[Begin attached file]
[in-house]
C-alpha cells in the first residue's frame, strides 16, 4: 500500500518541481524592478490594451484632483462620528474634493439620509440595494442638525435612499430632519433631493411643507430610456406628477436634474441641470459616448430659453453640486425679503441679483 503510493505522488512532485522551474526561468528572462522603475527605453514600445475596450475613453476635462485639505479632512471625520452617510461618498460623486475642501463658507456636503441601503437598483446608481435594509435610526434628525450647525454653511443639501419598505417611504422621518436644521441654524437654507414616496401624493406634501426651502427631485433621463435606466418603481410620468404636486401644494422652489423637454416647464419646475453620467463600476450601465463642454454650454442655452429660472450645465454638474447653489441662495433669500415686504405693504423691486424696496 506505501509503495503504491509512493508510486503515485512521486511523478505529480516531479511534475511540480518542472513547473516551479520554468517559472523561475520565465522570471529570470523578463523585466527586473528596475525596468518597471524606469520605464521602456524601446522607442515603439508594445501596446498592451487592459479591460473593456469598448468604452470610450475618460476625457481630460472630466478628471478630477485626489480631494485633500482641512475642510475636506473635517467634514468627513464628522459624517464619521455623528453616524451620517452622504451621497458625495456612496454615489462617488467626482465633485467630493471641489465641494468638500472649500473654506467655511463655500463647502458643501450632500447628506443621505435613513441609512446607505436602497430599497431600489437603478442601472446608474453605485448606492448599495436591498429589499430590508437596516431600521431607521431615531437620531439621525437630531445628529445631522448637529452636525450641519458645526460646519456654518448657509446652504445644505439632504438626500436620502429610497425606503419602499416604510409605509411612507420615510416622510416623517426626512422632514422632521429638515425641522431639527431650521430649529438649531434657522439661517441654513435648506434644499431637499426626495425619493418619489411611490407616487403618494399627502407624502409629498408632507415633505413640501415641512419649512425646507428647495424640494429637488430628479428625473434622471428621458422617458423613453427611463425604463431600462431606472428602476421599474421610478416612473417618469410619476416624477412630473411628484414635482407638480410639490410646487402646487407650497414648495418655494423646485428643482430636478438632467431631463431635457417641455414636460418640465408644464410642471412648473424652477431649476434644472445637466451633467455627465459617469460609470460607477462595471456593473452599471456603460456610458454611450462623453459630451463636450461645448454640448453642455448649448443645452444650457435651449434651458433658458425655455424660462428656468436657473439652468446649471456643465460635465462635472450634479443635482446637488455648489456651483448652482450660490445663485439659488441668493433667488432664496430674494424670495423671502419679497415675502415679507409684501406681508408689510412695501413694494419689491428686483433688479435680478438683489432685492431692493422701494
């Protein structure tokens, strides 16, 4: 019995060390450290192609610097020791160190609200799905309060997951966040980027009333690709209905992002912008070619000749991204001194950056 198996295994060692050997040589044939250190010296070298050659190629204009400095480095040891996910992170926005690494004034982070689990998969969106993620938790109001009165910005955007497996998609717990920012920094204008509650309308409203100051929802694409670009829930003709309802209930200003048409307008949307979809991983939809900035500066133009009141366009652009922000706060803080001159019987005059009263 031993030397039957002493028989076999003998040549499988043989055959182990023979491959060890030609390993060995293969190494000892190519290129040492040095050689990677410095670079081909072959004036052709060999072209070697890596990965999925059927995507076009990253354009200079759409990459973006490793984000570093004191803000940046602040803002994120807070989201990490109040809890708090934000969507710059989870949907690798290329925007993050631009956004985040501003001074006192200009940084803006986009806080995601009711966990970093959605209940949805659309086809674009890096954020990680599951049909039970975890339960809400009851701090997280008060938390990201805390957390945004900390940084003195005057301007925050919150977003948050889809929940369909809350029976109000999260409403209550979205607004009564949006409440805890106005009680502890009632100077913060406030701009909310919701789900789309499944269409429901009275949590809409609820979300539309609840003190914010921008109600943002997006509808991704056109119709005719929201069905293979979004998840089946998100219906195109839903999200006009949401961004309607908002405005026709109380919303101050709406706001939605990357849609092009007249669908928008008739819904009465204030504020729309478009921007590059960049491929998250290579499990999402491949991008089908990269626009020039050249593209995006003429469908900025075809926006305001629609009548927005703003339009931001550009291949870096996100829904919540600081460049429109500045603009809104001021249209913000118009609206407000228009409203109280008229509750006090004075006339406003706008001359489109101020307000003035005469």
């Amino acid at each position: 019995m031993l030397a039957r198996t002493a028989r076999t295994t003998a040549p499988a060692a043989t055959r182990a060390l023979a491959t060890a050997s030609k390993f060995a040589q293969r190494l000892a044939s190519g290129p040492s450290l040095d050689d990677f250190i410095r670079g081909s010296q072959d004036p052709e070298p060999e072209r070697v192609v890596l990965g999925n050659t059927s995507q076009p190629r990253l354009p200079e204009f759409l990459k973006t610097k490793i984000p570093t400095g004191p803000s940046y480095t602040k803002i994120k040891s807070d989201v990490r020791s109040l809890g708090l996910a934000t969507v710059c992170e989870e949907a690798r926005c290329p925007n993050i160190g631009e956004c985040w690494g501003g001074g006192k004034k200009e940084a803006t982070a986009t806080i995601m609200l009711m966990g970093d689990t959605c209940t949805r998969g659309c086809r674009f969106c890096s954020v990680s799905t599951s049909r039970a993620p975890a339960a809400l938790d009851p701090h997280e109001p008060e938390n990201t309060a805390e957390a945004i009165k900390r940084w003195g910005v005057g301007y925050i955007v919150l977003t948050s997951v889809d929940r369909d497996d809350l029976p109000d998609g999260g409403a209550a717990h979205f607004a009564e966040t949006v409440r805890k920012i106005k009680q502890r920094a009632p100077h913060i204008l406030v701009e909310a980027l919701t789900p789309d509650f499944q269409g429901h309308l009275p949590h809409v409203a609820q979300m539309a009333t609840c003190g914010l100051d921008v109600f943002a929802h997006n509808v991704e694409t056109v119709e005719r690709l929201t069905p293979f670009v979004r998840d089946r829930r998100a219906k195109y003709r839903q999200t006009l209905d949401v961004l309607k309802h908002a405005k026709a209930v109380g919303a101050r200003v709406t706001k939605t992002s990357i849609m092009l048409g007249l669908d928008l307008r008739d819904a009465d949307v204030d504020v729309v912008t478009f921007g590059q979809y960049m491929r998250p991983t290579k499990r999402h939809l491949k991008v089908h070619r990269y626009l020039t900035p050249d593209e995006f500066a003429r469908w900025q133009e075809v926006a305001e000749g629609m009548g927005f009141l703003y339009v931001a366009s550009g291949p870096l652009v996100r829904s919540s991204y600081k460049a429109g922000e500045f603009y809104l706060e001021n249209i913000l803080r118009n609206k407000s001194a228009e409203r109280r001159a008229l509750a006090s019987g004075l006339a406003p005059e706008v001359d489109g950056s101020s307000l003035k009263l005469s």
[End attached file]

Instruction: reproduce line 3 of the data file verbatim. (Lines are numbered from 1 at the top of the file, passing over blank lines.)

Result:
């Protein structure tokens, strides 16, 4: 019995060390450290192609610097020791160190609200799905309060997951966040980027009333690709209905992002912008070619000749991204001194950056 198996295994060692050997040589044939250190010296070298050659190629204009400095480095040891996910992170926005690494004034982070689990998969969106993620938790109001009165910005955007497996998609717990920012920094204008509650309308409203100051929802694409670009829930003709309802209930200003048409307008949307979809991983939809900035500066133009009141366009652009922000706060803080001159019987005059009263 031993030397039957002493028989076999003998040549499988043989055959182990023979491959060890030609390993060995293969190494000892190519290129040492040095050689990677410095670079081909072959004036052709060999072209070697890596990965999925059927995507076009990253354009200079759409990459973006490793984000570093004191803000940046602040803002994120807070989201990490109040809890708090934000969507710059989870949907690798290329925007993050631009956004985040501003001074006192200009940084803006986009806080995601009711966990970093959605209940949805659309086809674009890096954020990680599951049909039970975890339960809400009851701090997280008060938390990201805390957390945004900390940084003195005057301007925050919150977003948050889809929940369909809350029976109000999260409403209550979205607004009564949006409440805890106005009680502890009632100077913060406030701009909310919701789900789309499944269409429901009275949590809409609820979300539309609840003190914010921008109600943002997006509808991704056109119709005719929201069905293979979004998840089946998100219906195109839903999200006009949401961004309607908002405005026709109380919303101050709406706001939605990357849609092009007249669908928008008739819904009465204030504020729309478009921007590059960049491929998250290579499990999402491949991008089908990269626009020039050249593209995006003429469908900025075809926006305001629609009548927005703003339009931001550009291949870096996100829904919540600081460049429109500045603009809104001021249209913000118009609206407000228009409203109280008229509750006090004075006339406003706008001359489109101020307000003035005469």